Overall System Status:
At approximately 8:15 AM, Dartmouth's Application Infrastructure Group (AIG) was made aware that some users could not log into email hosted in the cloud. A large group of people were already logged into email and they did not detect a problem. By 8:30 AM, AIG became aware that the issue was far more systemic and could impact all of Dartmouth Office 365 users and AIG opened a Severity 1 Ticket with Microsoft, as well as notifying the community.
Further investigation showed that Dartmouth users who tried to login to Office 365 (known on campus as new Blitz) could not access their email or calendar accounts. However, users who had signed into Office 365 before 8:00AM had access to mail/calendar service and they continued to have access throughout the day, unless they signed out and tried to sign in again.
The Dartmouth investigation began as soon as the symptoms were reported. The investigation led to focusing on the Active Directory Federation Service (ADFS) housed at Dartmouth which manages account credential information (username and password.) When a user logs into Office 365 from Dartmouth, Dartmouth ADFS authenticates the user before they are allowed to access their mail at Microsoft. Dartmouth could not find any local problems with ADFS and after 30 minutes of investigation, Dartmouth called for Microsoft Office 365 support.
Dartmouth worked with 4 Microsoft engineers before the Microsoft ADFS product specialist started working with Dartmouth.
The issue did involve ADFS and Dartmouth's connection to Microsoft. This ADFS service provides federation between the Microsoft and Dartmouth environments. In order for each domain to speak to each other there must be a trusted relationship established. Basically these servers share certificate information. These certificates expire after 1 year. What happened in our case is that an ADFS internal process created a new certificate 3 weeks prior to expiration (May 15th) and then decided to start using it on May 1. When ADFS started to use the new cert, the Microsoft servers rejected any connections coming from this non-verified certificate. In order to resolve it, changes had to be made on the Microsoft servers with specific commands to tell them to accept this new certificate.
Once the issue was identified, it took about 30 minutes to run the proper commands which cleared the problem. Immediately email started flowing and Computing Services notified the community that the email related issues were resolved.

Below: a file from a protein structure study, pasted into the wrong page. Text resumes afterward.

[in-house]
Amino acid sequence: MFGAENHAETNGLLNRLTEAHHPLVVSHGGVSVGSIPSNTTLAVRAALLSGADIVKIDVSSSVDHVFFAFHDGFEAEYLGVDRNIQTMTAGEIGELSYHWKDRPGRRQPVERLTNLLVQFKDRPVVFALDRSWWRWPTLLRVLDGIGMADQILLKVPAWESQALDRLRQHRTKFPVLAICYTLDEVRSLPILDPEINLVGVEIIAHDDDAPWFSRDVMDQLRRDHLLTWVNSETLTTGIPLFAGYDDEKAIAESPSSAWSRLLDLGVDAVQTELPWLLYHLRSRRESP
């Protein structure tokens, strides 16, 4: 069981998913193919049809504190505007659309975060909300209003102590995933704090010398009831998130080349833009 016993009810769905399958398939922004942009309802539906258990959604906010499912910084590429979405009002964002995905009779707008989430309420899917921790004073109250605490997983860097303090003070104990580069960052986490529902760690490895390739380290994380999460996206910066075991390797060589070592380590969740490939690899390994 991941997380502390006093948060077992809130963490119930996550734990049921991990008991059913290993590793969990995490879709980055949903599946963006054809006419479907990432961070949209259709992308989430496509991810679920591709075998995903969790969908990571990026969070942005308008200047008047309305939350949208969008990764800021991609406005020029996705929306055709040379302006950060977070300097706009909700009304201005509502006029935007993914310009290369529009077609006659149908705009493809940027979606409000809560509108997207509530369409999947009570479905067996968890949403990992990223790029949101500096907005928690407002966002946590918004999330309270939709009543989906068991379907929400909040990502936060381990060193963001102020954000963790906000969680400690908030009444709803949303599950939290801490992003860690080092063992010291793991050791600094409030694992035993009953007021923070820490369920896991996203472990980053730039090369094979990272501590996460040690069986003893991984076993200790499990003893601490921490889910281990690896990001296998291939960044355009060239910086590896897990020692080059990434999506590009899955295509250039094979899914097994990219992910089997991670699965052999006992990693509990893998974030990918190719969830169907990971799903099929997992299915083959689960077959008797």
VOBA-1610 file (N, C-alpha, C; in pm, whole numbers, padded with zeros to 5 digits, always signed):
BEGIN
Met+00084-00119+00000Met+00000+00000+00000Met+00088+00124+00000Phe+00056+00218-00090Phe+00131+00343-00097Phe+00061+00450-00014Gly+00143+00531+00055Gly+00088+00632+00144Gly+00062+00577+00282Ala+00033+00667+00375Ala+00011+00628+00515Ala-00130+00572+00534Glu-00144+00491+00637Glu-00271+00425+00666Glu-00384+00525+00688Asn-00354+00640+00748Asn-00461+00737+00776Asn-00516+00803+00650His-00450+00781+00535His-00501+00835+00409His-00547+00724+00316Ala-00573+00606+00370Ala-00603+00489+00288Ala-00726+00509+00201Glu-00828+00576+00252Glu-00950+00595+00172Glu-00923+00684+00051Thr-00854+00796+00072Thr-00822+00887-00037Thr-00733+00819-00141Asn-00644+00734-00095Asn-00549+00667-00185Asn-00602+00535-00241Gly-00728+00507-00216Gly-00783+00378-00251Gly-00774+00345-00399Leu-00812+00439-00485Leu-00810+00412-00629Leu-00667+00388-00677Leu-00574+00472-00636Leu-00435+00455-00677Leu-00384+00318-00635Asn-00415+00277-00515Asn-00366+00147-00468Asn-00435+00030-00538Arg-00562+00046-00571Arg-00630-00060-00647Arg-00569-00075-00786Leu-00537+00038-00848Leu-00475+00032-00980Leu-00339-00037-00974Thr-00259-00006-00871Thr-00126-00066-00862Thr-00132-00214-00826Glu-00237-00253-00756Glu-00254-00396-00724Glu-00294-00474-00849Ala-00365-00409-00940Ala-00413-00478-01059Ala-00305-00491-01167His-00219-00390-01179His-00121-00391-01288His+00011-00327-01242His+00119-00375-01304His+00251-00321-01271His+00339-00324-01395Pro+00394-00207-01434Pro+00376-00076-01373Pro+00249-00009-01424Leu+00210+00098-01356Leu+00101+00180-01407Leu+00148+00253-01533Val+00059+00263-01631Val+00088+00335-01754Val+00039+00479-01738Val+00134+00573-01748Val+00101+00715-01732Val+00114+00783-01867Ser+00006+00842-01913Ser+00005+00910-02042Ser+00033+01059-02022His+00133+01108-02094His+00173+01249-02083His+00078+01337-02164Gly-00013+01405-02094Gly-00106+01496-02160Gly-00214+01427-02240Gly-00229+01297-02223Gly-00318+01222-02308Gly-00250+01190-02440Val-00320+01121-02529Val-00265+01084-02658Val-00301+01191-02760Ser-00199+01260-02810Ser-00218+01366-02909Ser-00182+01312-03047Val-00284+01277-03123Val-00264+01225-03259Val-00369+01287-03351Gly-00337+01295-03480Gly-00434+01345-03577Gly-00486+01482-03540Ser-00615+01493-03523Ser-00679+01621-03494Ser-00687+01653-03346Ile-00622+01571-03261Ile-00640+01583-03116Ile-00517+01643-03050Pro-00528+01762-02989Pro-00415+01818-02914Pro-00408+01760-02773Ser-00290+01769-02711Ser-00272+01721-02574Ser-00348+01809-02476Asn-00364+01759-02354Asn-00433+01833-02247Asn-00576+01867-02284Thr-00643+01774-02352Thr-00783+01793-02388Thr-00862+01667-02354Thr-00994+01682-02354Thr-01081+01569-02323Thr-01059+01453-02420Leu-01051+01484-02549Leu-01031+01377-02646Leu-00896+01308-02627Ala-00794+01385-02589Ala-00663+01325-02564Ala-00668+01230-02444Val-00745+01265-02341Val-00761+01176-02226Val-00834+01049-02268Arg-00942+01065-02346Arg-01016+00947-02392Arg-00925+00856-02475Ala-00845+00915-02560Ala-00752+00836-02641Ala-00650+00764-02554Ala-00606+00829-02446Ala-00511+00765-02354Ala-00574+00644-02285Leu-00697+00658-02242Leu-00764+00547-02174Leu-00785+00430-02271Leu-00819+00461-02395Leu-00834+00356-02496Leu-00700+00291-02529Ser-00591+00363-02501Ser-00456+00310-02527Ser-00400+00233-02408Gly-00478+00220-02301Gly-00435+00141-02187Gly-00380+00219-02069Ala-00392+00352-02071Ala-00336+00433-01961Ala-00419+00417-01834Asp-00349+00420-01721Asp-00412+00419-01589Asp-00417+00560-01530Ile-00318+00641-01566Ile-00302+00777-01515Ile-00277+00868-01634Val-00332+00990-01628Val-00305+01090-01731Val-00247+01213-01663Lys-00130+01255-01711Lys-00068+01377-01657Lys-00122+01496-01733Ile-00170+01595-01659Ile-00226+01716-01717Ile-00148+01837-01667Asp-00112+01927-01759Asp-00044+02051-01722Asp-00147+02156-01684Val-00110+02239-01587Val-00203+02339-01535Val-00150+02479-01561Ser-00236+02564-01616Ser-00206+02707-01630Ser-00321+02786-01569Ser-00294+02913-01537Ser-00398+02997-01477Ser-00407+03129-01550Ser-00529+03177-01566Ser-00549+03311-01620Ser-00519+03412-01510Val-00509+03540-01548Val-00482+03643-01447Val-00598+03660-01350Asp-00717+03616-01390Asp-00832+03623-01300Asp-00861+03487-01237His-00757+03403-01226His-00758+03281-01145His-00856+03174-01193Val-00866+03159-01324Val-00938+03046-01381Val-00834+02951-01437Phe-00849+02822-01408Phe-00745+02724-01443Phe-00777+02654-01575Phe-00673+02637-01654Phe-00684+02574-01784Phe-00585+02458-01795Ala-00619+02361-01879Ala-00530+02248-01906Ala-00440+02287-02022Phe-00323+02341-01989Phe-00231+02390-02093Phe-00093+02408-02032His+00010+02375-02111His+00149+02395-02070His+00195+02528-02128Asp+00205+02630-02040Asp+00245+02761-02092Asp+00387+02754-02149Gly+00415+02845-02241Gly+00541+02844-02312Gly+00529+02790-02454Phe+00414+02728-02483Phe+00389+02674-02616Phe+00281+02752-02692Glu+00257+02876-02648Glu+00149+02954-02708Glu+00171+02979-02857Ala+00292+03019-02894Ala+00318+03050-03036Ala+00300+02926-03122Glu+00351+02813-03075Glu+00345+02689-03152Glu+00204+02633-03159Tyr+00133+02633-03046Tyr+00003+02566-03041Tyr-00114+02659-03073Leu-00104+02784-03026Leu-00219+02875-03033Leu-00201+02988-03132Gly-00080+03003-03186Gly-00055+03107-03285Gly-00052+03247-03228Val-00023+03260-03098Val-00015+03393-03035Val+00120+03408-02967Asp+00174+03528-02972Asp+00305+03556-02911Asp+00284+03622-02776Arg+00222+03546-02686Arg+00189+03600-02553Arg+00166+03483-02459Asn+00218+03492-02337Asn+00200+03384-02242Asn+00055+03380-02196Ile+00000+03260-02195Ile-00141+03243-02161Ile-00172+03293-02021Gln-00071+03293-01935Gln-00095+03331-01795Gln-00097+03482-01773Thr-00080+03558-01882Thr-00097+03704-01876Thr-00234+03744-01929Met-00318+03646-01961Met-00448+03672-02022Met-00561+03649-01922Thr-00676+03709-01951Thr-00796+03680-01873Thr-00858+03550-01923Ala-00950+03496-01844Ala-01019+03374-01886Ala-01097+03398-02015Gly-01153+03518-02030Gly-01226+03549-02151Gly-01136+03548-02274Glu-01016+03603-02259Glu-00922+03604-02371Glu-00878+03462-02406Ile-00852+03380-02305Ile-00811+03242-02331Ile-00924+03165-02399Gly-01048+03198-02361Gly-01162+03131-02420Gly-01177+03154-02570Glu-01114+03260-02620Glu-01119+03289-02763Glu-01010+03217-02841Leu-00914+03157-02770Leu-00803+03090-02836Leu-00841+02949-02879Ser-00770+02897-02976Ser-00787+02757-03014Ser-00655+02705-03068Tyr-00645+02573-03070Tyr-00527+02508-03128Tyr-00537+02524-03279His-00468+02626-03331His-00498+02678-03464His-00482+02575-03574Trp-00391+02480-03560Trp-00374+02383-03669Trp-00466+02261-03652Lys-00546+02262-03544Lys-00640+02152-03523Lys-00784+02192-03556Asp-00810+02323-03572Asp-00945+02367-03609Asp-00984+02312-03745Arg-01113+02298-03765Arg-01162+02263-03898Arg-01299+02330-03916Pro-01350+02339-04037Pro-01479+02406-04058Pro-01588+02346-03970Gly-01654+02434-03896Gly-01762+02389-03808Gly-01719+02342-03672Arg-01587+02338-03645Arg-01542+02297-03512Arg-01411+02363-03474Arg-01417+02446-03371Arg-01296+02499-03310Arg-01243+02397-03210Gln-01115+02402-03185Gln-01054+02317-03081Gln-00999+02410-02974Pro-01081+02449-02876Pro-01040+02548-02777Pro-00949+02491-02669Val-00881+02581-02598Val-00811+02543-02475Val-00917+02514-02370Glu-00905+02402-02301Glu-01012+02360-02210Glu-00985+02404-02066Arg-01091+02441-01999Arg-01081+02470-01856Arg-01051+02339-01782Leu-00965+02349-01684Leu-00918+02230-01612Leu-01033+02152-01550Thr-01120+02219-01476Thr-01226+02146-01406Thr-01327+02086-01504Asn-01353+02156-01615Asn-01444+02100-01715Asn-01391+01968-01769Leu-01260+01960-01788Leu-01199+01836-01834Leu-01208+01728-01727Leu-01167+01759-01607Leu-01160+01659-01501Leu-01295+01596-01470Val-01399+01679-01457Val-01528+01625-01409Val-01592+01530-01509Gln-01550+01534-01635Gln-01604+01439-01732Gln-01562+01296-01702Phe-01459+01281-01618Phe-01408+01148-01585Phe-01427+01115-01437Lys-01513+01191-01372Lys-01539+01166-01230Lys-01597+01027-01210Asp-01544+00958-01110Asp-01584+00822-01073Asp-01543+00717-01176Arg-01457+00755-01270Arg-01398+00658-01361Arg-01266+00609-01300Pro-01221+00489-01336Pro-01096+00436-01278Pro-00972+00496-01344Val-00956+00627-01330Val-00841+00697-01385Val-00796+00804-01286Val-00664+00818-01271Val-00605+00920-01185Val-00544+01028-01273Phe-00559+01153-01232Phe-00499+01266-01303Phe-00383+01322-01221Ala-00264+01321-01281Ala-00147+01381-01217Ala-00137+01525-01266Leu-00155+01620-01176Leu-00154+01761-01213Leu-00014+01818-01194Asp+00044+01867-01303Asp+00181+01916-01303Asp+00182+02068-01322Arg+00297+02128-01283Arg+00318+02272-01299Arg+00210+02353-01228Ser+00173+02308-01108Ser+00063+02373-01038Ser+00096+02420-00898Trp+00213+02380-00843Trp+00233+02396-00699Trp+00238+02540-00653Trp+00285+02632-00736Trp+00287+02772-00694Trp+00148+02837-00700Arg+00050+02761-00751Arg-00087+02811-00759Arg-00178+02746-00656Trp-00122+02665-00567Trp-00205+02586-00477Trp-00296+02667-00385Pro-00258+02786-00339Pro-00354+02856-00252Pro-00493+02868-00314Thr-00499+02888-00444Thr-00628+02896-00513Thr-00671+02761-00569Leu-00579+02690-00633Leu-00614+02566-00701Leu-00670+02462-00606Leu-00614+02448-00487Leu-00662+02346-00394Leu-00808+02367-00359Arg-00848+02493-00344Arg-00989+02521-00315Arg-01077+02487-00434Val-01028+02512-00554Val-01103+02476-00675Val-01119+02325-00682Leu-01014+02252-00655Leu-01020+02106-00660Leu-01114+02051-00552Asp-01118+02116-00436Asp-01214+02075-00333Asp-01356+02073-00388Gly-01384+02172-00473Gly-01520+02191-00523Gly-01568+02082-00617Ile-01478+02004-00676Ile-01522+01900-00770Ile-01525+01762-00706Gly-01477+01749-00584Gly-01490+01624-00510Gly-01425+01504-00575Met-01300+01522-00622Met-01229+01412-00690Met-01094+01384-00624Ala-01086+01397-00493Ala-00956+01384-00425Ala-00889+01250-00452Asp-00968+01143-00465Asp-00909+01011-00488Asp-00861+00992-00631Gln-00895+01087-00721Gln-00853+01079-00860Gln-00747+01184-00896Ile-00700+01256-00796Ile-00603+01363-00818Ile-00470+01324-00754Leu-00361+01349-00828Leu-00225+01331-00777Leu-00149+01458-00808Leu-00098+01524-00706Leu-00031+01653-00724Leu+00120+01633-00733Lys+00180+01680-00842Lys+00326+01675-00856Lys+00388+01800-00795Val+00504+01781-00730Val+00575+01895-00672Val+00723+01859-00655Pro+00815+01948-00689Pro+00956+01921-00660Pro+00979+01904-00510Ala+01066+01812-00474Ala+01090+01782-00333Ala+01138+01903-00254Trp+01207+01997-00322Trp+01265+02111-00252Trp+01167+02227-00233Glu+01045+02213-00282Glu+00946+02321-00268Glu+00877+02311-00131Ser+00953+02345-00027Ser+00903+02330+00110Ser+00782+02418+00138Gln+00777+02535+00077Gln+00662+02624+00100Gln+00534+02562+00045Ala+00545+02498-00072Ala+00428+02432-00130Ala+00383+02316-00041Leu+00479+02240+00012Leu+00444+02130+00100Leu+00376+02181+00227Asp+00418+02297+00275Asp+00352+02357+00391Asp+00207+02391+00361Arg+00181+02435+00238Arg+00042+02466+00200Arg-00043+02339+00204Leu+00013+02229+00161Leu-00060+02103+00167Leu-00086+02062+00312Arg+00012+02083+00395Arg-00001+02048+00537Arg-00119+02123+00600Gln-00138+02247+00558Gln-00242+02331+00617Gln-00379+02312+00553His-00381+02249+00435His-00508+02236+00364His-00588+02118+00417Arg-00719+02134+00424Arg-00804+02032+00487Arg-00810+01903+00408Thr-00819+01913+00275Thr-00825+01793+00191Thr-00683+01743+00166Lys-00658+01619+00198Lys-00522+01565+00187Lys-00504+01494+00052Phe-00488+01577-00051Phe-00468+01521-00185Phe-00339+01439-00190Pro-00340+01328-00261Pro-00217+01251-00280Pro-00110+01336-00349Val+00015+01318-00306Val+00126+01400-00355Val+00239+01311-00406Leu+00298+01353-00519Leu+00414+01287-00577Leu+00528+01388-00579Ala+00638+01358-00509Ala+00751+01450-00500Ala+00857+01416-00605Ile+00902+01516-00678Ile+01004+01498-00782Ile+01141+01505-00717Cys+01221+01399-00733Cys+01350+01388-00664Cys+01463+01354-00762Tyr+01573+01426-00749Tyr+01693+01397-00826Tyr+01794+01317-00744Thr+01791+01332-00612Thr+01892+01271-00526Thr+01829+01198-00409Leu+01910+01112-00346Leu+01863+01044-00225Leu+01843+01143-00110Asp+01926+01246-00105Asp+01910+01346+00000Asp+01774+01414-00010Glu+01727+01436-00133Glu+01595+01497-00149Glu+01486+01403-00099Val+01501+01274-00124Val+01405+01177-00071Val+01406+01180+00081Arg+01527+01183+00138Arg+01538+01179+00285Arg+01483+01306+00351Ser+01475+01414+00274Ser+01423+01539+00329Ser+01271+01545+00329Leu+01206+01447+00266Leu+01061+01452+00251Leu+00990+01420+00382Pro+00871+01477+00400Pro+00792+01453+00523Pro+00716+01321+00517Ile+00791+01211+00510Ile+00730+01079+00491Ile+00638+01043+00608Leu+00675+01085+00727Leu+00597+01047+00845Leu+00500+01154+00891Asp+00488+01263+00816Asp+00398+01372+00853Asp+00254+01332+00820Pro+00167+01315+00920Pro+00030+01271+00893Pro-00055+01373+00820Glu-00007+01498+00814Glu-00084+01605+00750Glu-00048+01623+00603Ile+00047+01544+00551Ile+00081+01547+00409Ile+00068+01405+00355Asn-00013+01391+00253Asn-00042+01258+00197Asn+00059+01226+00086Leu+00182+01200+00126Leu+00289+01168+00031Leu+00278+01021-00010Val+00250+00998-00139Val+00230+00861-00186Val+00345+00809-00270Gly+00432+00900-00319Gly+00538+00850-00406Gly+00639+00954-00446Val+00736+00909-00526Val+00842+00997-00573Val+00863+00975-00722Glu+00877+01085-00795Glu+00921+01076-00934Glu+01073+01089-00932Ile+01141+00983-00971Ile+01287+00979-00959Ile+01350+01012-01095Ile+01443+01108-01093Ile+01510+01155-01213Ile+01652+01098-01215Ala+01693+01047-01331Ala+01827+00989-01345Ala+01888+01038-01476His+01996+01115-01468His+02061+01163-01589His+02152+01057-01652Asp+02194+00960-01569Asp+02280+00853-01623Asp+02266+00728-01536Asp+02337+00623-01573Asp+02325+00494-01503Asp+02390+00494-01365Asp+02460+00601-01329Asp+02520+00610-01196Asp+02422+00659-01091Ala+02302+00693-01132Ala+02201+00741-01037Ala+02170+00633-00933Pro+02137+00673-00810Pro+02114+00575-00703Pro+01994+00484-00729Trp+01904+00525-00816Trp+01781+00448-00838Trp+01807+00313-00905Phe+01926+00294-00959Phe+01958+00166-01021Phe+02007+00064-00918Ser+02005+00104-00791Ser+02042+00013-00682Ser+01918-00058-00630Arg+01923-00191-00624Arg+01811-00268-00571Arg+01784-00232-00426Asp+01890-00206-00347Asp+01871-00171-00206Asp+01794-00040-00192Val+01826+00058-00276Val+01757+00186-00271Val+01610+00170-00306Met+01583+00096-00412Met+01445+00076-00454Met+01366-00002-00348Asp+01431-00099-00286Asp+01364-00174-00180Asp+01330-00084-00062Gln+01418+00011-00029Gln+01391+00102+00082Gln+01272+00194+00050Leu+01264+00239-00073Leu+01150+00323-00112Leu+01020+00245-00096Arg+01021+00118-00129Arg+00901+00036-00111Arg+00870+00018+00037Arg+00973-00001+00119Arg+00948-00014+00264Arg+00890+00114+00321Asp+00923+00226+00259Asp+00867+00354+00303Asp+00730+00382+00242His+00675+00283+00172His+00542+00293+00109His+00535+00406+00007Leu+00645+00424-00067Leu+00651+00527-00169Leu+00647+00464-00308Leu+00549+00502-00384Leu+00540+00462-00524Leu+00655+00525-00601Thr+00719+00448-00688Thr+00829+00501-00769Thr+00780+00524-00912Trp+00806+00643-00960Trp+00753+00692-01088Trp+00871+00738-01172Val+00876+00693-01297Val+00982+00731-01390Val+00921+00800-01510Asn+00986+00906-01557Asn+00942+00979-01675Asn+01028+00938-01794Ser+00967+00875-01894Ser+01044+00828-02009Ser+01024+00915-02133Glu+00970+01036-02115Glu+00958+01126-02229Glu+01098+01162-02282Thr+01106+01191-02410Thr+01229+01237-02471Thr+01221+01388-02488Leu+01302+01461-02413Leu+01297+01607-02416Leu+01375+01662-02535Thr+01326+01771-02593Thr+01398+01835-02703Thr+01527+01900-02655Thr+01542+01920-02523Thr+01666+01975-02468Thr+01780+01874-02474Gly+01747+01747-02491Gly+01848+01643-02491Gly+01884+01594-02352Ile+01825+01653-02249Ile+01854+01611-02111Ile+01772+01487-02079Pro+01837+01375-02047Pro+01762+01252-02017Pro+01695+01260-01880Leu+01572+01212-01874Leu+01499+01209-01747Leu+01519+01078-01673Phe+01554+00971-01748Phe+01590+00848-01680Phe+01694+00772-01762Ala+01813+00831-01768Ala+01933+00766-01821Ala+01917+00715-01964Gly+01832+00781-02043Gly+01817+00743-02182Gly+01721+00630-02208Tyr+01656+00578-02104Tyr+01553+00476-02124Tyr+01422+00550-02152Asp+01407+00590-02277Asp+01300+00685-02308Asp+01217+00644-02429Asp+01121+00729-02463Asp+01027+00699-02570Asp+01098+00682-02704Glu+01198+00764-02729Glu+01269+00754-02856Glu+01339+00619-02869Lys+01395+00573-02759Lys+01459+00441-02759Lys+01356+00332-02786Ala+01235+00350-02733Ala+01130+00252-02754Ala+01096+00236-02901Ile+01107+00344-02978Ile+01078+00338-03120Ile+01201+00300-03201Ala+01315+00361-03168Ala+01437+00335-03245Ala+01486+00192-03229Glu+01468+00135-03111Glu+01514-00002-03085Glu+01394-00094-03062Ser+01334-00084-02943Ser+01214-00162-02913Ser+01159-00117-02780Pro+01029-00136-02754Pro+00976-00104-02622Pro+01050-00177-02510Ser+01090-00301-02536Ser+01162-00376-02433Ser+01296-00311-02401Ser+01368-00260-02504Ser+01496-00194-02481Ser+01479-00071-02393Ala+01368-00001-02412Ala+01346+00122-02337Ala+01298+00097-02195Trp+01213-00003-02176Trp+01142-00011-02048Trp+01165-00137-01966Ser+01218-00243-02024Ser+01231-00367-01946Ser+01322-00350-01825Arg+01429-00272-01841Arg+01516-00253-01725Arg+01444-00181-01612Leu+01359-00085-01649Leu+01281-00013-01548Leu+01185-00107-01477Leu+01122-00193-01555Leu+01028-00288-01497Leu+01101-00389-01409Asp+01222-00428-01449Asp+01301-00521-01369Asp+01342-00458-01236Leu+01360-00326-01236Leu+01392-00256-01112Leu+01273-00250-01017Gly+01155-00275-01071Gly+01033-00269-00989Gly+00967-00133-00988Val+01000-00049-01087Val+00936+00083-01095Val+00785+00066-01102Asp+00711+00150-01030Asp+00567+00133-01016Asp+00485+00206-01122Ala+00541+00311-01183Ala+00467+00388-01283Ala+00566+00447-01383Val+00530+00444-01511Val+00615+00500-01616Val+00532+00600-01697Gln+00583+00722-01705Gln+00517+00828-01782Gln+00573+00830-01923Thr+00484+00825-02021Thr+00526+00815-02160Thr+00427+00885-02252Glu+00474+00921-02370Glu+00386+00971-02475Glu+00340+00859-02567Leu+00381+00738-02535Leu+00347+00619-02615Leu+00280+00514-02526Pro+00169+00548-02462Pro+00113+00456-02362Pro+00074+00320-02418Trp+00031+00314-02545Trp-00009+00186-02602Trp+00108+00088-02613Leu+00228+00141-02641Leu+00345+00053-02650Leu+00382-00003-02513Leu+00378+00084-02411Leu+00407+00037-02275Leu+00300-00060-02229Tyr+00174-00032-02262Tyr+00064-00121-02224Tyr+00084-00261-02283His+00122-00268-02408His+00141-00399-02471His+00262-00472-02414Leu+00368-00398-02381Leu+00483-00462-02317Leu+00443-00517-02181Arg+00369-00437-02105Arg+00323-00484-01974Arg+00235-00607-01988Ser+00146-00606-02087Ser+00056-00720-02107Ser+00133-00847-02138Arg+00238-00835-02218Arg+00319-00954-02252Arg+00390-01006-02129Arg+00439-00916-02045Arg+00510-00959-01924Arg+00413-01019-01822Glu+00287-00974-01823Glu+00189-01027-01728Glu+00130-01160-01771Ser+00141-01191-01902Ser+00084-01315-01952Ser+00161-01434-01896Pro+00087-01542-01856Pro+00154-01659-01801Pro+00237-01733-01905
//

Microsoft delayed getting the correct resources on this ticket for several hours. Despite the numerous requests from Dartmouth and our Microsoft Account executives, Dartmouth believes the case was internally mishandled at Microsoft. As soon as an ADFS specialist was assigned to the case, the problem was identified and resolved within 1 hour.
Microsoft is providing Dartmouth with instructions on how to manually manage the cert process on ADFS, so that Microsoft servers will know that there is a new cert that should be accepted.
This particular problem won't happen again, but other problems may happen. Therefore, Dartmouth is requiring Microsoft to provide an improved problem escalation process. It took too long to get to the right Microsoft specialist. If we had gotten to the ADFS specialist early in the day, the problem would have been resolved within an hour.
ADFS runs on a server at Dartmouth and is used to authenticate users of Office 365. We run this service at Dartmouth because we chose not to have usernames and passwords in the Microsoft cloud.
When accessing Office 365, users enter their login credentials (username and password)ADFS checks the credentials against its database of credentialsTo complete the access to the Office 365 mail/calendar account, Dartmouth's ADFS connects to the Microsoft servers; the Microsoft servers must recognize and "trust" traffic from Dartmouth's ADFS and opens the connection to the user
The core issue is that there is an undocumented process in which to manage the trust relationship and the authentication token certificates between the on premises ADFS system and the Microsoft system. The following description is a process designed by Microsoft to re-establish the Federation trust. The process is partially automated and partially manual which is the root cause of the issue.
The Microsoft Engineer described the process this way:
Prior to the certificate expiration the ADFS servers will automatically generate a new certificate and put it aside for later use.In a set number of days this certificate will then become active. The exact number is still being determined.An exchange admin will then need to go into the ADFS environment during this window of time and enable the new certificate on the Microsoft environment.
If the process had been designed to be completely manual, then Dartmouth's AIG would have had the visibility that the certificate was going to expire and fully completed the process.
Last Updated: 5/2/12